Read the Original Article at http://www.informationweek.com/news/showArticle.jhtml?articleID=231600343
When, not if, things start acting strangely on your smartphone, one of the first troubleshooting tasks to perform is a reboot. I often have to remind coworkers and family members that a modern day smartphone is nothing more than a tiny computer, and as such, it eventually will exhibit strange behavior like out of memory error messages, apps won't launch, apps crash, data connections won't connect, etc. More often than not, rebooting the phone will clear these and other issues up, just like rebooting your PC will clear up a variety of strange issues.
Matthew Miller over at ZDNet took a look at all of the major smartphone platforms to see which one would run the longest without requiring him to power down the phone and then power it back up to try and clear issues.
Android disappointed him the most. This isn't really surprising when you think about it. Of all the smartphone platforms, Google exerts the least control over how the platform is integrated into a phone. OEMs that use Android tend to spice things up a bit with custom apps and user interfaces.
Many third-party apps by phone manufacturers and carriers seem to be written to pass the "good enough" test, rather than more rigorous testing that most dedicated software makers employ. "Good enough" means the app or interface will generally work as advertised, but not without glitches, memory leaks, and outright crashes once in a while. More than any other modern platform, Android is plagued with this, though Windows Mobile 5-6 had the same issues in the past. It is that experience that led Microsoft to prohibit this type of modification with Windows Phone 7.
Apple fared a bit better, but Miller experienced the same thing we experience in our household, which has three iPhone 4 phones and a Windows Phone 7 from Verizon. The iPhone will just shut down and won't wake up. With no battery to remove, there is no quick fix.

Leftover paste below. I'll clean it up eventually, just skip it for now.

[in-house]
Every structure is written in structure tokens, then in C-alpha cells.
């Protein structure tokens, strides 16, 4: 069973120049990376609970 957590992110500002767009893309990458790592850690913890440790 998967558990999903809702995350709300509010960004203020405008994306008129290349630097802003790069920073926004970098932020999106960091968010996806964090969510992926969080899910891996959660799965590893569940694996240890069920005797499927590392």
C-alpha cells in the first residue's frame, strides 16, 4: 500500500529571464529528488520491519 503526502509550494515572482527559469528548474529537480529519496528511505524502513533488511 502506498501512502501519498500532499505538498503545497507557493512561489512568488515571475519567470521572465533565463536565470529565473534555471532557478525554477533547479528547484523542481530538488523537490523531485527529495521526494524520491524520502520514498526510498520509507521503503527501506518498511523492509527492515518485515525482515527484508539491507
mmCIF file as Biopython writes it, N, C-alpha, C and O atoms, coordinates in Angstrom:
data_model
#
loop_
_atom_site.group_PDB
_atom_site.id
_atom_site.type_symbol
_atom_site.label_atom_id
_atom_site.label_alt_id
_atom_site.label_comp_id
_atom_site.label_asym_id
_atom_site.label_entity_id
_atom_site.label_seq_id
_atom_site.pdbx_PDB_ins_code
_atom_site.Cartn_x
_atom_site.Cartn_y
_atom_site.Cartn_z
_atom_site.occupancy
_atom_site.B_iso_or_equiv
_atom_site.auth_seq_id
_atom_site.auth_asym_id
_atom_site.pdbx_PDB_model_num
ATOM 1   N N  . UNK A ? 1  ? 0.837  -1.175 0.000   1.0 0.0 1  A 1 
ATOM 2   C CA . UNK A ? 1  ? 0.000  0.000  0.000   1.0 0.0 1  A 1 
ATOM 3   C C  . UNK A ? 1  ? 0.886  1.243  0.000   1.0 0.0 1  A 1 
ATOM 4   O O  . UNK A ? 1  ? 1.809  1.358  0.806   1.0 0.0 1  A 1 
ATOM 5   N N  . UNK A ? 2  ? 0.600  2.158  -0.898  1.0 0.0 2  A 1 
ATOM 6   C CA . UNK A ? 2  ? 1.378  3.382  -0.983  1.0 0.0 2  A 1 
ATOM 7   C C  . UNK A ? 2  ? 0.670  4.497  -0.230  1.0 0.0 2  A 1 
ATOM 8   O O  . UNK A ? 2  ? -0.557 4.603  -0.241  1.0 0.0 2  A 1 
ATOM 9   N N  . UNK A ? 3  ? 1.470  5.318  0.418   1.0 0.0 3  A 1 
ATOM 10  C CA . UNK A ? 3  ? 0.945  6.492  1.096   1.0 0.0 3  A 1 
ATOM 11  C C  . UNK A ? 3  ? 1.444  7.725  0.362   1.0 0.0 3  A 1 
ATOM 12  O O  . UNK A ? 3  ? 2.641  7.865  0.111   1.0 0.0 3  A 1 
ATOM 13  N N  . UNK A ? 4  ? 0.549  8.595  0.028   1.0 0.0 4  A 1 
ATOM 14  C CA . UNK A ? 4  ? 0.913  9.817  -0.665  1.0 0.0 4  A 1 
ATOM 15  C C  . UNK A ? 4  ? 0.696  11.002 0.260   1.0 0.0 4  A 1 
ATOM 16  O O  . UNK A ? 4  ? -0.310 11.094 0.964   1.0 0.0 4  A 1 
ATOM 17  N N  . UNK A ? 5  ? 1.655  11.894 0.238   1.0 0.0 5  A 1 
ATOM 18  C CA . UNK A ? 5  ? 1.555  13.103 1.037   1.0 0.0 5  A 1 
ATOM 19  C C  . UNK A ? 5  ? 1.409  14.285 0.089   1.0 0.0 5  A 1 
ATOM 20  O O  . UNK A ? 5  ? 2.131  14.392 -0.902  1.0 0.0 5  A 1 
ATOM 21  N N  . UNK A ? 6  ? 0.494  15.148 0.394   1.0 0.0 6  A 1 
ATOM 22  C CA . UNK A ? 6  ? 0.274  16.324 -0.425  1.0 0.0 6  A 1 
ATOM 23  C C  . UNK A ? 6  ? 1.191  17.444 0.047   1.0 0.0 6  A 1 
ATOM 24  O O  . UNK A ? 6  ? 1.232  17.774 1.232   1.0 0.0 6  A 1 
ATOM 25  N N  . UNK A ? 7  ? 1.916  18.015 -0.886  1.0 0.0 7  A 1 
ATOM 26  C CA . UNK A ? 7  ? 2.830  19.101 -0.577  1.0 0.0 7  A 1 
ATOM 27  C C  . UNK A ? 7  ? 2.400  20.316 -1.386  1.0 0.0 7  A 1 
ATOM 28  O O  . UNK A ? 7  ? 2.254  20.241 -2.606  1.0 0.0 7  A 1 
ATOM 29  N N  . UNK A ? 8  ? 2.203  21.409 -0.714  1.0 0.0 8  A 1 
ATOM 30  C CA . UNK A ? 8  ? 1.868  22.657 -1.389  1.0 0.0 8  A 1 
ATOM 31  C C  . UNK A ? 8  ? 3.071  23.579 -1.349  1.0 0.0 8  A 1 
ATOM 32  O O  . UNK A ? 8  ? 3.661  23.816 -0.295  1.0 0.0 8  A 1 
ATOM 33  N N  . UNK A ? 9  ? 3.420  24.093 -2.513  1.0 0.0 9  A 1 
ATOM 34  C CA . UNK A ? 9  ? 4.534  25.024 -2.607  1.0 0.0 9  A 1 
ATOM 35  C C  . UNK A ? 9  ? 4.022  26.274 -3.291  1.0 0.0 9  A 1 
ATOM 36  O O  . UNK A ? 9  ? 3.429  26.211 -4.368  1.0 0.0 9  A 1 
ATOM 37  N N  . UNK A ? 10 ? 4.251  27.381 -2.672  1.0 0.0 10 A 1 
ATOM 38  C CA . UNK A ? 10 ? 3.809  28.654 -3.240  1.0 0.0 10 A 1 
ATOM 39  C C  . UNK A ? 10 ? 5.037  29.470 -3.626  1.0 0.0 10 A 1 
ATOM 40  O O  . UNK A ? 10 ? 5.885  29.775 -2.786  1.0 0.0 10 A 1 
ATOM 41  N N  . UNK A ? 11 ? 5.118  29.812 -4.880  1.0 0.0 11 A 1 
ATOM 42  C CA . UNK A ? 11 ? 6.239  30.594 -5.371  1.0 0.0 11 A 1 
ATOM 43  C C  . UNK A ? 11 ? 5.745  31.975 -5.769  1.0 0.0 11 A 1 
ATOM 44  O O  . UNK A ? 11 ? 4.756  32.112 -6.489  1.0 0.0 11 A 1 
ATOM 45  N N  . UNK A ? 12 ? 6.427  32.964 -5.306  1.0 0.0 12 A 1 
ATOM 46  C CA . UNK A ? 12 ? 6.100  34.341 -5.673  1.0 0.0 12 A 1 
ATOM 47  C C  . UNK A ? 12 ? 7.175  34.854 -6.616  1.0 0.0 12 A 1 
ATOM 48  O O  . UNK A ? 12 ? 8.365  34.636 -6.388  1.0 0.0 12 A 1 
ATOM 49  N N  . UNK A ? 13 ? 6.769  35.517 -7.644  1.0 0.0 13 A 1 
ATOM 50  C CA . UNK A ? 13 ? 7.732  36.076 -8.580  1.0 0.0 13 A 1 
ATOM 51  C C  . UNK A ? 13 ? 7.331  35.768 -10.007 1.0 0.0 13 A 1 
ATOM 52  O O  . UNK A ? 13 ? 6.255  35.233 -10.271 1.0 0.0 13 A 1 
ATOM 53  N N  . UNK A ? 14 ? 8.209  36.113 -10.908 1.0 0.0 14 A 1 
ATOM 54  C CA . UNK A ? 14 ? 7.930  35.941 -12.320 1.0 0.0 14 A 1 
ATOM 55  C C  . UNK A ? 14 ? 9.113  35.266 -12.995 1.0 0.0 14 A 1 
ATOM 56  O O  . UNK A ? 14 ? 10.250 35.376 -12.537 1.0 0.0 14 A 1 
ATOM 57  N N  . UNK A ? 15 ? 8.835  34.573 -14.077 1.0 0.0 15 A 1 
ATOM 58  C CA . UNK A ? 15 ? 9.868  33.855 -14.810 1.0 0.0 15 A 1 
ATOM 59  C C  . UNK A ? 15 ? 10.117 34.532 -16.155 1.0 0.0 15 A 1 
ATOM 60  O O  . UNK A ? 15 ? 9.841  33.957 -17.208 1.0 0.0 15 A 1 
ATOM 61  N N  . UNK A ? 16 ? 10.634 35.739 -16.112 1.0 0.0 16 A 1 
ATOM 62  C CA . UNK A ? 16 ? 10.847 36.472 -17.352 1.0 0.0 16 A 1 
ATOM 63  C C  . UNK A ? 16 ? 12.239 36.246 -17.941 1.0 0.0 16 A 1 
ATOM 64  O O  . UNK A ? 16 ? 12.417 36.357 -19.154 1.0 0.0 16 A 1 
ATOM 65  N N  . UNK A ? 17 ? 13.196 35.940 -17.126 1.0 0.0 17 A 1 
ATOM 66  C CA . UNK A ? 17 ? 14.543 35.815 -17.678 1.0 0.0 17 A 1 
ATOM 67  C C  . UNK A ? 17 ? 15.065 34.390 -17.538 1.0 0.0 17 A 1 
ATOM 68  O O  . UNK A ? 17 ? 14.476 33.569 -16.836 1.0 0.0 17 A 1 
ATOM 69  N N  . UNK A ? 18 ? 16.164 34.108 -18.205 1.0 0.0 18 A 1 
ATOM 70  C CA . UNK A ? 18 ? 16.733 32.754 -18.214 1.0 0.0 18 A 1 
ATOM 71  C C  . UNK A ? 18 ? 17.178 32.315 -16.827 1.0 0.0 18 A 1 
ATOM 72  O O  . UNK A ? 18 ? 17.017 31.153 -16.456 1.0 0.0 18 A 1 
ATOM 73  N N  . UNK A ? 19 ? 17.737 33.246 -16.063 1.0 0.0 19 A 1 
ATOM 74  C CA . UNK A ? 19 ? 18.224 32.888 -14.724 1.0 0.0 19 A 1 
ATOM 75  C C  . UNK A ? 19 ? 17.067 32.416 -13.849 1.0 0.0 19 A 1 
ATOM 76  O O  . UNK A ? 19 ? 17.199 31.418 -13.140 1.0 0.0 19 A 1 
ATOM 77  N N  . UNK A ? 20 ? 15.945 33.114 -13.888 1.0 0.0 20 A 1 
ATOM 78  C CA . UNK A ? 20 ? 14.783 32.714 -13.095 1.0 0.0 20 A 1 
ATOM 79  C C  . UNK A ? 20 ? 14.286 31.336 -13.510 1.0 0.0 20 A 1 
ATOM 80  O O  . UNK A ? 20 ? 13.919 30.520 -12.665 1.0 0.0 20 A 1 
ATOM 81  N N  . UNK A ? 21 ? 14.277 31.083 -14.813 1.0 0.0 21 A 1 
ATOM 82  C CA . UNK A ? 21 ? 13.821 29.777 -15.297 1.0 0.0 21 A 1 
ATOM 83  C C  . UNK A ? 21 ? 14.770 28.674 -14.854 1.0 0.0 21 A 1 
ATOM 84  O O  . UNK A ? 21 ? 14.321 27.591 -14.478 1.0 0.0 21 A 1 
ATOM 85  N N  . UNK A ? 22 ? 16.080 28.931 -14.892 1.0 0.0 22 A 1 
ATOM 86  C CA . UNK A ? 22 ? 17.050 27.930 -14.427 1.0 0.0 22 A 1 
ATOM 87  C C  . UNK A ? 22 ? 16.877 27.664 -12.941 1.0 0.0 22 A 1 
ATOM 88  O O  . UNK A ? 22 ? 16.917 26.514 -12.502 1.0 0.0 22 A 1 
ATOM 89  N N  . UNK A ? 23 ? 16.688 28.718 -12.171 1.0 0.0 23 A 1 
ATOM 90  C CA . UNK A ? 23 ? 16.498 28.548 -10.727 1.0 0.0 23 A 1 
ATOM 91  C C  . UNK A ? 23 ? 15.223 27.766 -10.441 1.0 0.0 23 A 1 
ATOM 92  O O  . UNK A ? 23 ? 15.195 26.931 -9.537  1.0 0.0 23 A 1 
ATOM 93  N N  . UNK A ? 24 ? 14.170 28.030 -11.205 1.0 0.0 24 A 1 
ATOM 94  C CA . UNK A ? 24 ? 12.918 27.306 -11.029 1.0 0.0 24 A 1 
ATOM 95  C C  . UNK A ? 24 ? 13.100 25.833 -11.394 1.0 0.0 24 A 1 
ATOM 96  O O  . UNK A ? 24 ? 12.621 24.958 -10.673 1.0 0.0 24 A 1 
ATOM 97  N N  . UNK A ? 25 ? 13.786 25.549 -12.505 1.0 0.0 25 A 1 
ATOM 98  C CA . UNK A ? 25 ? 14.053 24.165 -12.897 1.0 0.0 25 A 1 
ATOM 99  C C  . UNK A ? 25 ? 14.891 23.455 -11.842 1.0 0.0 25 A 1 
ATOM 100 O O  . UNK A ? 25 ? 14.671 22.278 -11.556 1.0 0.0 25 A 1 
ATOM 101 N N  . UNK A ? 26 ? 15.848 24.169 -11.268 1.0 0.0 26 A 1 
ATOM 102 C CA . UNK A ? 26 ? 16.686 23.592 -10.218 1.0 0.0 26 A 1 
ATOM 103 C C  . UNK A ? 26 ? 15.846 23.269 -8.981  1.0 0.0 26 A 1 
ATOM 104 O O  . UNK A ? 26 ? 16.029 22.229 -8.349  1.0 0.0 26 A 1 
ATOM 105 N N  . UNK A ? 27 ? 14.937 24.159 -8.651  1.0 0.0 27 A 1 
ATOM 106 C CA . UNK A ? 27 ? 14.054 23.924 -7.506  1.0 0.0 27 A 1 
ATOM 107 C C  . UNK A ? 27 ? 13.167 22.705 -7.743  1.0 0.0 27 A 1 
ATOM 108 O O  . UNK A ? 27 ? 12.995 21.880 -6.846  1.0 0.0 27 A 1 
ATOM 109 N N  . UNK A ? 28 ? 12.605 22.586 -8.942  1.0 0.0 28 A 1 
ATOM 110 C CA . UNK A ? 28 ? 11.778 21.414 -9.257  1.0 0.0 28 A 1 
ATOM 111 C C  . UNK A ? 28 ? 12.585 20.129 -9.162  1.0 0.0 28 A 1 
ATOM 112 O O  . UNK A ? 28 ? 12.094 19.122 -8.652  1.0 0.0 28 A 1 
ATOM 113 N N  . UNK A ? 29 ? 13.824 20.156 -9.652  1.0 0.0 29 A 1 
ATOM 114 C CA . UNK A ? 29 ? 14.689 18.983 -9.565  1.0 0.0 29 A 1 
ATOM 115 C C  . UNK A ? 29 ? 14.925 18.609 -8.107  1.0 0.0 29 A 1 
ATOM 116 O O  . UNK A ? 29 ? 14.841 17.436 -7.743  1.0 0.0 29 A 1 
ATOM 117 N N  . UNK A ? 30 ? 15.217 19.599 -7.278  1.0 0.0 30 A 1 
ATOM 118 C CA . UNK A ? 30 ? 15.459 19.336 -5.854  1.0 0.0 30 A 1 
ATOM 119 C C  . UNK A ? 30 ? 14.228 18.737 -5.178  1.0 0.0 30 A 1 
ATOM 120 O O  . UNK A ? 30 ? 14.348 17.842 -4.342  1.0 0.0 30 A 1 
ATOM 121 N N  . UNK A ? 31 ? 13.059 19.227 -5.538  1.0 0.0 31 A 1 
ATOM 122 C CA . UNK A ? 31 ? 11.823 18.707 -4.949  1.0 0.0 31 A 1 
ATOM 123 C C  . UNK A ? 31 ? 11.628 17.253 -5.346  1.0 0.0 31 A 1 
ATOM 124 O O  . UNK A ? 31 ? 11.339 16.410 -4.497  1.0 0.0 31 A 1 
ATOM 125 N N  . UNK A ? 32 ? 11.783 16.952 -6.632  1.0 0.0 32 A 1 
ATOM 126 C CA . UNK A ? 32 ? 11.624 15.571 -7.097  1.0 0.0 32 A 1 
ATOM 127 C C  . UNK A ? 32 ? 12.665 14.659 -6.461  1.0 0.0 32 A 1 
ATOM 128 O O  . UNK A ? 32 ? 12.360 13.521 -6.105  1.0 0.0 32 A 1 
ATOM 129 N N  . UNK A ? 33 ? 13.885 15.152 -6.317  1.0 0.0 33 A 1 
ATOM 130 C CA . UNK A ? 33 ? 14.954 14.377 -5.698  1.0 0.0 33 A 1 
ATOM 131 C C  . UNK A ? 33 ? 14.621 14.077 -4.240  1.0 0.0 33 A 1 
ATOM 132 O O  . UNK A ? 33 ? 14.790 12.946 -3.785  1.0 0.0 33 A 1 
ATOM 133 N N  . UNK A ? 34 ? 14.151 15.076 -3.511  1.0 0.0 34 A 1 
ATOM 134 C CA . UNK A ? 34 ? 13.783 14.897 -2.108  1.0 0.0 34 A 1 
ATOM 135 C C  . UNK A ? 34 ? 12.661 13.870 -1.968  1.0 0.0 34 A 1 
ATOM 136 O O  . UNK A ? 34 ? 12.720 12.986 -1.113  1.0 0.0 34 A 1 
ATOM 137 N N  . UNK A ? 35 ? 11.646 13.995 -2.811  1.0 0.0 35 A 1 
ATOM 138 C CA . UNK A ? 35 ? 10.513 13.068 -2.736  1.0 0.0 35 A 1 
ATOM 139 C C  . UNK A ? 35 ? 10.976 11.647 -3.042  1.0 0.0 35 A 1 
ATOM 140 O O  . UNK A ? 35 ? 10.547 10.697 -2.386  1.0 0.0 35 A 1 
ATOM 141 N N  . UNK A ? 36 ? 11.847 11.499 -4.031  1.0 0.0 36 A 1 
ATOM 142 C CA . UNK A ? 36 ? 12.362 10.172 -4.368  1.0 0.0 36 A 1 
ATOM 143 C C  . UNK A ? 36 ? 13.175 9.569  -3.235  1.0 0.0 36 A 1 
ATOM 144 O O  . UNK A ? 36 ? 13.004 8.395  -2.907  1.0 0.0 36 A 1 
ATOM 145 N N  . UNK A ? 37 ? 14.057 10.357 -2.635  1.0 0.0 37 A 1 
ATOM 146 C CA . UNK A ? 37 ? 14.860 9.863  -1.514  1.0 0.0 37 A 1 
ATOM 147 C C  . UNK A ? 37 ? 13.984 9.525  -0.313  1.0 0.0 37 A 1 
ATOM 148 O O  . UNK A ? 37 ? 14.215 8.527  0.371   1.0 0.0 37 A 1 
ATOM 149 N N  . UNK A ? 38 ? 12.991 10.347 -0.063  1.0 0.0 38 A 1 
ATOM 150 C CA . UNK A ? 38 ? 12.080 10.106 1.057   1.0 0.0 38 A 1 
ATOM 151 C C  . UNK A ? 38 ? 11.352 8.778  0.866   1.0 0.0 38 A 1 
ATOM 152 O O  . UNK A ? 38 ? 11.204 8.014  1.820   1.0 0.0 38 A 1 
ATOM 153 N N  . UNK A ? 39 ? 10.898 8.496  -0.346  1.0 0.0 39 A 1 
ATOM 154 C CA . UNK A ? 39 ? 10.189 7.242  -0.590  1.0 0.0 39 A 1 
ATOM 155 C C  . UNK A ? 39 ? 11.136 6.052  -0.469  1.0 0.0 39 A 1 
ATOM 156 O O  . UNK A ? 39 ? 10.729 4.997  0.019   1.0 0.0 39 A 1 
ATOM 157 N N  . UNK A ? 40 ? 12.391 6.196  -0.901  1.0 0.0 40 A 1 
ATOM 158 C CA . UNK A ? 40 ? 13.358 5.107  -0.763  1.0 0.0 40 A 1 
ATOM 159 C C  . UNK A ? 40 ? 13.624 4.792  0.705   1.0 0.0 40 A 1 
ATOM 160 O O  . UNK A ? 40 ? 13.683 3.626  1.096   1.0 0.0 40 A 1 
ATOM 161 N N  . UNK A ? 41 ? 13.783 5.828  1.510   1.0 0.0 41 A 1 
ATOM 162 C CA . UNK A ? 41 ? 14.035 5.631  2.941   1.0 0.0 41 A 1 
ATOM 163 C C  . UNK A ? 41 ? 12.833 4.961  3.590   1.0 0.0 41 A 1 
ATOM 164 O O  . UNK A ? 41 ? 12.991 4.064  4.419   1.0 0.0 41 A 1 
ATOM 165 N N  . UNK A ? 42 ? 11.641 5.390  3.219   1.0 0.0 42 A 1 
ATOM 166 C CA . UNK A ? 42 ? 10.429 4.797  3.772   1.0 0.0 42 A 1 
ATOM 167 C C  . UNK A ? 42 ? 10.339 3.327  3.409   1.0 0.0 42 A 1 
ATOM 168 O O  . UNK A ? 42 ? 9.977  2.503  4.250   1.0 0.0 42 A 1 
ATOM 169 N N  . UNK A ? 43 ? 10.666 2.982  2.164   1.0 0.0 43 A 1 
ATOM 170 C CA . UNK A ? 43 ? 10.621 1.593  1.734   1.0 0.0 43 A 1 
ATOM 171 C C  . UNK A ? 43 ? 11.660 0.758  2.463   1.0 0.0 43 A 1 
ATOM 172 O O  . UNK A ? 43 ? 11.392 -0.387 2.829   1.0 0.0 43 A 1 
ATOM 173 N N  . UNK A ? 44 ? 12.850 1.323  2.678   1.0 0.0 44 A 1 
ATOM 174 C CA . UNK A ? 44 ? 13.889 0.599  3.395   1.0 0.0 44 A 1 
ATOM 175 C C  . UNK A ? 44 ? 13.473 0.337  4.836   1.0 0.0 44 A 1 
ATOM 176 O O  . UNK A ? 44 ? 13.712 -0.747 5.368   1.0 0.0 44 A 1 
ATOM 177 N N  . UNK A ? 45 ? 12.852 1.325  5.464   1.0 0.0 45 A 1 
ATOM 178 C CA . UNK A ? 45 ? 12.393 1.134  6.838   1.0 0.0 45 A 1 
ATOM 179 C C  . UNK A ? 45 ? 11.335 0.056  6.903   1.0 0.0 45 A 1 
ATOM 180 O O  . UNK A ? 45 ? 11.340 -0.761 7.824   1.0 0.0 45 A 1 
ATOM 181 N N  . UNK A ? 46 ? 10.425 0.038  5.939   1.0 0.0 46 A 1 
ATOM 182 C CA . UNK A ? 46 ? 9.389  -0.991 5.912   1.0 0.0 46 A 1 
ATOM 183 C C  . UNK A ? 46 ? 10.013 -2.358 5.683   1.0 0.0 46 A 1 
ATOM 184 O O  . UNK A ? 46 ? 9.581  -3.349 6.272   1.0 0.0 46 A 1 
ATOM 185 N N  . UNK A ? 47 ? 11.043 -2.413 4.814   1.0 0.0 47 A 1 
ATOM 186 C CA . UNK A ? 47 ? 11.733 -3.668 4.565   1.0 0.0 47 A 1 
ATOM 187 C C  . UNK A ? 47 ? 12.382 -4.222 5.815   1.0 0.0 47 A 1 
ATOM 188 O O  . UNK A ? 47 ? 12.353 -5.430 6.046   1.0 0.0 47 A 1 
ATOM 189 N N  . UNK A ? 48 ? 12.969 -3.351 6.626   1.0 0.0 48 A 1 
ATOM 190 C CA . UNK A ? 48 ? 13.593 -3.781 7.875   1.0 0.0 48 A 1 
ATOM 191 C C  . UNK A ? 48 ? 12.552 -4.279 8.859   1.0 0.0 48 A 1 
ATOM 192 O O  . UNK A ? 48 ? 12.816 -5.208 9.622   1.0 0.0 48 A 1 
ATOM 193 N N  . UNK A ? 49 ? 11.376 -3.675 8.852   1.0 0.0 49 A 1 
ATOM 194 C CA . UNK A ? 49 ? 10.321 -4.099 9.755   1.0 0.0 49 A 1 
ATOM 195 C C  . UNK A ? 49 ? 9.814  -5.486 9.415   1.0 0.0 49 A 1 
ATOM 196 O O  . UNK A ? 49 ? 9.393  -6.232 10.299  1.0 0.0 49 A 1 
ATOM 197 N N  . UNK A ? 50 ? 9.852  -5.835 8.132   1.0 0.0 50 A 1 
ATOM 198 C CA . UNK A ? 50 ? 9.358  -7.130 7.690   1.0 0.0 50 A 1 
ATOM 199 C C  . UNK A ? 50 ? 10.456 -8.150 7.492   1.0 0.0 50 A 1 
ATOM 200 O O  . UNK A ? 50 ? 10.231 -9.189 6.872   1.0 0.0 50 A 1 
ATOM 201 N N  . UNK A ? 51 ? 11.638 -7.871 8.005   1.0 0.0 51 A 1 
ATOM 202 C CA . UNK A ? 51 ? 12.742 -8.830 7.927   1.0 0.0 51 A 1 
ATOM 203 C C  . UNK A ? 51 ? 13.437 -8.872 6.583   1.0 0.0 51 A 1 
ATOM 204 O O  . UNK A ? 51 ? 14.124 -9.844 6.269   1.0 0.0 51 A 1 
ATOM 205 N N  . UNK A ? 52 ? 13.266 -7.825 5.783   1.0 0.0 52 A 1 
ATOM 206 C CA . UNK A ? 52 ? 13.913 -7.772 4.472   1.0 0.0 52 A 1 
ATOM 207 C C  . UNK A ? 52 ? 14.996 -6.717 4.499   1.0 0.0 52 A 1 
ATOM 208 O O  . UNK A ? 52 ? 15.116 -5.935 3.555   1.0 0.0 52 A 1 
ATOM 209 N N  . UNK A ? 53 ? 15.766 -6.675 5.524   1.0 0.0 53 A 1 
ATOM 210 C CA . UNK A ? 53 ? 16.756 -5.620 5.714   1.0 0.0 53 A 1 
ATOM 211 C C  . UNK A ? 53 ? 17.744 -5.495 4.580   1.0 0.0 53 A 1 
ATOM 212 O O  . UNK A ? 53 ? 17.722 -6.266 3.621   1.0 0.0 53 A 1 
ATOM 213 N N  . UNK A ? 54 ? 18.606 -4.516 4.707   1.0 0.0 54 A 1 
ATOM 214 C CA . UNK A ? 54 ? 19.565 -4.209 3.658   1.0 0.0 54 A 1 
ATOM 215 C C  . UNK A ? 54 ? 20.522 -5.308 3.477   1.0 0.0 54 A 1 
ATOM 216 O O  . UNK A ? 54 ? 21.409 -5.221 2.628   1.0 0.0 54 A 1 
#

I spent 30 minutes on Google looking for solutions that involved pressing a number of buttons while simultaneously docking with the PC at a specific time. When I was just about to give up and seek Genius help, the phone woke up. It was not a pleasant experience. This definitely would have required a trip to Apple's or the carrier's store had we been on a trip with no PC to dock with. And, if the PC we docked with wasn't the one the iPhone was backed up to, this process would have risked wiping the phone's memory with no restore available until we got back to that computer.
After repeating the experiment with BlackBerry, WebOS, and Symbian, Miller came to the winner of his little competition, Windows Phone 7. I've only owned a WP7 device for a few months, but can confirm that my experience mirrors his. I've only rebooted the phone twice in two months to fix a problem, and one of those times was unnecessary. One of the issues I had turned out to be a confirmed bug in the platform that has been fixed in Mango, and it has a simple workaround.
This is all anecdotal of course. Android has dozens of manufacturers and they aren't all created equally, so you may have a rock-solid Android device in your hands that rarely (if ever) requires a reboot. What phone are you using and how would you rank it--very stable, average, or worse than Windows ME?